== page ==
War of the Rebellion: Serial 020 Page 0029 Chapter XXVI. SKIRMISH ON JAMES ISLAND, S. C.

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engagement Brigadier-General Mercer arrived and assumed command and made the subsequent disposition of the forces.

Very respectfully, your obedient servant,


Brigadier-General, Commanding.

Major J. R. WADDY,

Asst. Adjt. General, Dept. South Carolina and Georgia.

Numbers 3. Report of Lieutenant Colonel Ellison Capers, Twenty-fourth South Carolina Infantry.


James Island, S. C., June 10, 1862.

COLONEL: I have the honor to report the details of the recent engagement with the enemy's advance at Legare's place, below Secessionville, on the 3rd instant:

In obedience to your direction I left the camp before daylight with four companies of the Twenty-fourth, the Marion Rifles, Pee Dee Rifles, Evans Guard, and Colleton Guard, to remove the guns of Captain Chichester's battery, which were bogged in the marsh at the causeway below Rivers'. Arrived at Secessionville, it was reported to me by Colonel Lamar that our pickets had been driven in to Rivers' and that the guns were covered by the enemy. I reported this to the general, who ordered me to take my companies and drive him back until the fire of his boats obliged me to withdraw. I moved down to Rivers' and found the picket force, consisting of the Beauregard Light Infantry and the Charleston Riflemen, at that head of the causeway, facing Legare's; threw out the Marion Rifles, Captain Sigwald, as skirmishers, and ordered him to push on and draw the fire of the enemy. This was well and promptly done, the Marions soon occupying the pines and the enemy's skirmishers retiring. I crossed the causeway by flank and deployed on the other side, throwing my companies forward on the right, when we engaged the enemy warmly until, our fire becoming too severe, he fell back to the edge of the wood on this side of Legare's old field.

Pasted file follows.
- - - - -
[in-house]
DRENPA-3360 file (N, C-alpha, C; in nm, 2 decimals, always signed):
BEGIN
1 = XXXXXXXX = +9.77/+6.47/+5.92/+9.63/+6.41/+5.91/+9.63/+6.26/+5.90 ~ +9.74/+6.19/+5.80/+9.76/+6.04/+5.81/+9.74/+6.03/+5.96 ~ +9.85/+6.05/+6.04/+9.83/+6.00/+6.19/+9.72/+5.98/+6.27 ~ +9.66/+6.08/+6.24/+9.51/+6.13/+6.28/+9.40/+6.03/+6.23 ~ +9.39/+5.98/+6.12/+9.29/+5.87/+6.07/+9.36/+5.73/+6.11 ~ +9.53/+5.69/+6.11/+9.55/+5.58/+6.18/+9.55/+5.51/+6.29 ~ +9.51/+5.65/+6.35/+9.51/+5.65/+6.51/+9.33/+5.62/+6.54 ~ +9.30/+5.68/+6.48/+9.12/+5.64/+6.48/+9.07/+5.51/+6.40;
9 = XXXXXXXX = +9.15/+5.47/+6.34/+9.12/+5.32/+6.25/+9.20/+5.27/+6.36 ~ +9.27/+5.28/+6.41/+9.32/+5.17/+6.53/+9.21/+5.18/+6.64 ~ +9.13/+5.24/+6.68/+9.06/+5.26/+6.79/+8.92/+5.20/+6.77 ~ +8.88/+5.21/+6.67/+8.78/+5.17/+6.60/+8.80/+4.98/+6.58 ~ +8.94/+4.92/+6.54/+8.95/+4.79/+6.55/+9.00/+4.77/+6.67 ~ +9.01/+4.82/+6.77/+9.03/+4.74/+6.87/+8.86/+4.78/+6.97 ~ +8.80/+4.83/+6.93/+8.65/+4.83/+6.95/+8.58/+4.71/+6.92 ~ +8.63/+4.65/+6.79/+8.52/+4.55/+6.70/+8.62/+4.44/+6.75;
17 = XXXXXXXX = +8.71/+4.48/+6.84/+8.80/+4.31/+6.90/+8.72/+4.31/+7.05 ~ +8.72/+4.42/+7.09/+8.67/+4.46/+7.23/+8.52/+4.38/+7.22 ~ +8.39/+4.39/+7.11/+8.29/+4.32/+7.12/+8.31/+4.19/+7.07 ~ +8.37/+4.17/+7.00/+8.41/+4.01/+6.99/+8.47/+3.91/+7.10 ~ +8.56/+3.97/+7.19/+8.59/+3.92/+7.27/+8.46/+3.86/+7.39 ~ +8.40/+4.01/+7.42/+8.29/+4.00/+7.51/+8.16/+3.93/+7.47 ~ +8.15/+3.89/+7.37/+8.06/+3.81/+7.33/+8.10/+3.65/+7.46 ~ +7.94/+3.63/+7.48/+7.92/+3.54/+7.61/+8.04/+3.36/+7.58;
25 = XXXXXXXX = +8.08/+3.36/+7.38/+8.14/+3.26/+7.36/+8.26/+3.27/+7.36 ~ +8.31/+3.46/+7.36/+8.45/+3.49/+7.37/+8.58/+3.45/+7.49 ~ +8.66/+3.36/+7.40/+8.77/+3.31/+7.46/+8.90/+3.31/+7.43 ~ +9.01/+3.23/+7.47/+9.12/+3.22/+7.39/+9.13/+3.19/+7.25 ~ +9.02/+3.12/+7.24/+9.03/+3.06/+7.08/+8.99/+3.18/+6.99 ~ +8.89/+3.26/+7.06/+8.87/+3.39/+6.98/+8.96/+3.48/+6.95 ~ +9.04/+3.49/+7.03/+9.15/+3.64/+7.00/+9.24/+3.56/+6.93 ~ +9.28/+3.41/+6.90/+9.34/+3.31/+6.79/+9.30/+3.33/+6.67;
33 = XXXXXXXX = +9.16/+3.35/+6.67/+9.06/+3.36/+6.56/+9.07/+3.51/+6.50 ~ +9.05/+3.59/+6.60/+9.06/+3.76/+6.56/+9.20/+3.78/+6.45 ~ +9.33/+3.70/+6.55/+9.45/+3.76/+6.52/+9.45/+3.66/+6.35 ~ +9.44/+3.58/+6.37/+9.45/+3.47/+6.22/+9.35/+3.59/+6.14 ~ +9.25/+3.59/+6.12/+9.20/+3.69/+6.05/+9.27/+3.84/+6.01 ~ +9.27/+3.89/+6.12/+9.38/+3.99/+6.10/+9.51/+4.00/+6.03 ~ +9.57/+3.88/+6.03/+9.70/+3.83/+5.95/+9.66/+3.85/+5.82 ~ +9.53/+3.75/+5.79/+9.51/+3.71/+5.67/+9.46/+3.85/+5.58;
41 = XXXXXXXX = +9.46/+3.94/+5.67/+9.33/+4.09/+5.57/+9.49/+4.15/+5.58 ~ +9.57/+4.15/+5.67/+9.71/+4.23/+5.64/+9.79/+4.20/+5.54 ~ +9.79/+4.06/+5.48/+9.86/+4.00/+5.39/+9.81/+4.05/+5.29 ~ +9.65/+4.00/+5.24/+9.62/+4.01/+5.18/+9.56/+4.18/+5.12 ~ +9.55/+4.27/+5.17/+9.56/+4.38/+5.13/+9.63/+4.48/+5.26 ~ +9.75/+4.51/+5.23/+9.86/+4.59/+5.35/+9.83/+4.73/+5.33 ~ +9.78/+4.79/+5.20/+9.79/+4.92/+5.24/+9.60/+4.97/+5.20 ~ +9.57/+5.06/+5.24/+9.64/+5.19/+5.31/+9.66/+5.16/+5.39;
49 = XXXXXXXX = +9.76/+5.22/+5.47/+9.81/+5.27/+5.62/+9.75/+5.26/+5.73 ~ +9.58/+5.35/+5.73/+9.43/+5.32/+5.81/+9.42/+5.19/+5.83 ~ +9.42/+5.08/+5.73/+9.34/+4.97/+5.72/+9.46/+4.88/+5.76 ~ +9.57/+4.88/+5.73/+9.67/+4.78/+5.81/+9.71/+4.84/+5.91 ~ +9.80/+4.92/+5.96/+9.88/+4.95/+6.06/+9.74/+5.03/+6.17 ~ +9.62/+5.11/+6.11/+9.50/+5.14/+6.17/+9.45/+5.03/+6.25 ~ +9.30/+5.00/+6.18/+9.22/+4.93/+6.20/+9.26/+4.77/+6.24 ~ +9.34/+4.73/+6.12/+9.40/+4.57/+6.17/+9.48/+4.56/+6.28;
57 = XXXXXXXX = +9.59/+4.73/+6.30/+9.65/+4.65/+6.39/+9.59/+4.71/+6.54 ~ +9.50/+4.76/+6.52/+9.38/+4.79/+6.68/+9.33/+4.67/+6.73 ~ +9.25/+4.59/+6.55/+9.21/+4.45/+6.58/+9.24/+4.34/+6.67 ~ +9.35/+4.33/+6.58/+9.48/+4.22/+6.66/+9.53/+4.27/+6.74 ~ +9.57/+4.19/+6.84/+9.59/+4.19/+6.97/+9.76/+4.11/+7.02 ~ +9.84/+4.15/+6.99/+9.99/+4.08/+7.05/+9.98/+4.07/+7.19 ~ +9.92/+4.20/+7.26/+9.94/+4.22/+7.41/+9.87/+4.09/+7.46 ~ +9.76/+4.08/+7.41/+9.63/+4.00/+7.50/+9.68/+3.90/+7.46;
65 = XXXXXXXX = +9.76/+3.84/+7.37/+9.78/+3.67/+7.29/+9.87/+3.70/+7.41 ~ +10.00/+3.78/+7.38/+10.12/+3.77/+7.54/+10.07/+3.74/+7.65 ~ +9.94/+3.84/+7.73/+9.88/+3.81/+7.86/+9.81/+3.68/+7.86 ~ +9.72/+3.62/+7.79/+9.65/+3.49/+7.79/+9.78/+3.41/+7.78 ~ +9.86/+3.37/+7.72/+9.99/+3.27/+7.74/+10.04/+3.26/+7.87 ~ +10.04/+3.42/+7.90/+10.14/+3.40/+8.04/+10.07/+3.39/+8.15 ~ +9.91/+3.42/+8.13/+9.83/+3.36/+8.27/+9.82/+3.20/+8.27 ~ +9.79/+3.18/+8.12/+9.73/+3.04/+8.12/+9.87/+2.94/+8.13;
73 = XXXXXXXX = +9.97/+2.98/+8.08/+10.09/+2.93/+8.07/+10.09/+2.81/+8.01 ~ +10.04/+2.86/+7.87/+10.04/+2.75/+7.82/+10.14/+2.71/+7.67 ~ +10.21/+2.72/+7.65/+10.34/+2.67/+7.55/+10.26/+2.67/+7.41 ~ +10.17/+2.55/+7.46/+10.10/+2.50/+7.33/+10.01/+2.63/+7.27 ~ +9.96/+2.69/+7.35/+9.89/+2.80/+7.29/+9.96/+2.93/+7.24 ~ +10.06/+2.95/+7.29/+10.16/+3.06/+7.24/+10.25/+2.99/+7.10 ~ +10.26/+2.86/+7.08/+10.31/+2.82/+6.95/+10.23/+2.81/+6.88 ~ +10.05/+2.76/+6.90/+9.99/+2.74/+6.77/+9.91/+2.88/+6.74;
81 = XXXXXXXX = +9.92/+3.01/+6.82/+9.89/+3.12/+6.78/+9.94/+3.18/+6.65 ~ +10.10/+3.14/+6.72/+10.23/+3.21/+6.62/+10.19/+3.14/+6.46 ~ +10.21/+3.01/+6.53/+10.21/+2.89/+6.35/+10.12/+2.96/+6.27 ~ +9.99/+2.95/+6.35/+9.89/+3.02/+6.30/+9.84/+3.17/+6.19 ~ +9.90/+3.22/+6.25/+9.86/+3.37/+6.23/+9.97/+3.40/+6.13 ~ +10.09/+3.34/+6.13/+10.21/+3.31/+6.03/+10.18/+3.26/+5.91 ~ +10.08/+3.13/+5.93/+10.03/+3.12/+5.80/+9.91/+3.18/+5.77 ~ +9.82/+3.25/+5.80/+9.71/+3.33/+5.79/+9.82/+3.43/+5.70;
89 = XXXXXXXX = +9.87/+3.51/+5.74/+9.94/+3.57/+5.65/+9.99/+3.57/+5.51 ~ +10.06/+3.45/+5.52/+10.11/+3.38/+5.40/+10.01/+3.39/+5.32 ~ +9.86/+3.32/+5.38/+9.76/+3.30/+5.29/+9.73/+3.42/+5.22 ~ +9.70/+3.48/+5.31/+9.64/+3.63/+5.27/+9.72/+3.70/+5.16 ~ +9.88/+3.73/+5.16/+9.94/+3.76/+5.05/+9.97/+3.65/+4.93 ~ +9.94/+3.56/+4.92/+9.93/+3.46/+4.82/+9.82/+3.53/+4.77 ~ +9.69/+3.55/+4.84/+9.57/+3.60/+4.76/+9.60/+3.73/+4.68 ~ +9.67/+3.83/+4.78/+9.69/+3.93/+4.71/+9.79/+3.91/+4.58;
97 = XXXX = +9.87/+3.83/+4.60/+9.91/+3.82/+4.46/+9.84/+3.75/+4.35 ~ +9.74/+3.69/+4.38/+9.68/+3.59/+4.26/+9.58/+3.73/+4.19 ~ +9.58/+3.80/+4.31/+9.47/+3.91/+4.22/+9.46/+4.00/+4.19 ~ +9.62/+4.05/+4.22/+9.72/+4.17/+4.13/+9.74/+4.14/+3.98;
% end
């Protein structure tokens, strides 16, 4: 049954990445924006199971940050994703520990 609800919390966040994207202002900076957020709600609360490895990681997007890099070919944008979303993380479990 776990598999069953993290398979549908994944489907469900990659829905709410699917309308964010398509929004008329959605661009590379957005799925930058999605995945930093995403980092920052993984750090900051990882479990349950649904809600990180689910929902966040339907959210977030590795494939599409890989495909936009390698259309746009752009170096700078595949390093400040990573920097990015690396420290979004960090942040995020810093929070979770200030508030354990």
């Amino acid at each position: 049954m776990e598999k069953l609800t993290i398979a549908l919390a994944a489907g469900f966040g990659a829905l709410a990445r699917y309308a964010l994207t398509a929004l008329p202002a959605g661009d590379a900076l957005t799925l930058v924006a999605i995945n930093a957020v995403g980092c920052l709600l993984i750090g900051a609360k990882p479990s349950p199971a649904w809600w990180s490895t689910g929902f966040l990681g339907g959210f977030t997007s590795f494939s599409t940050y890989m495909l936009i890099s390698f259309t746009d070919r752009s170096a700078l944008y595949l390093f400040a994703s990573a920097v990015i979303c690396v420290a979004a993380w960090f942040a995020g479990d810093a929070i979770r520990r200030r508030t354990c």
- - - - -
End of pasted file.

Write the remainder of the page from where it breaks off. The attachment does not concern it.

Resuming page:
After a half hour's firing in this position we moved into the wood and drove through, the enemy retreating across the old field to the houses beyond. Our way was now unobstructed, the enemy occupying the Legare houses beyond and the long hedge to the east of them, from which he poured in a strong fire, most of which passed entirely over us. A regiment, which I afterward ascertained to be the Twenty-eighth Massachusetts, constituted his reserve, and was posted below the negro houses, a quarter of a mile to the south. I determined, by a rapid charge on the main buildings, to cut off the advance from this support, the only difficulty being that at Legare's we would be open to the river and within a half mile. but I resolved to attempt it. Just at this period Lieutenant-Colonel Gaillard with his command, about 124 strong, reported to me and I assigned him a position, and ordered the Evans Guard, Captain Gooding; Charleston Riflemen, Lieutenant Lynch; Irish Volunteers, Captain Ryan; Beauregard Light Infantry,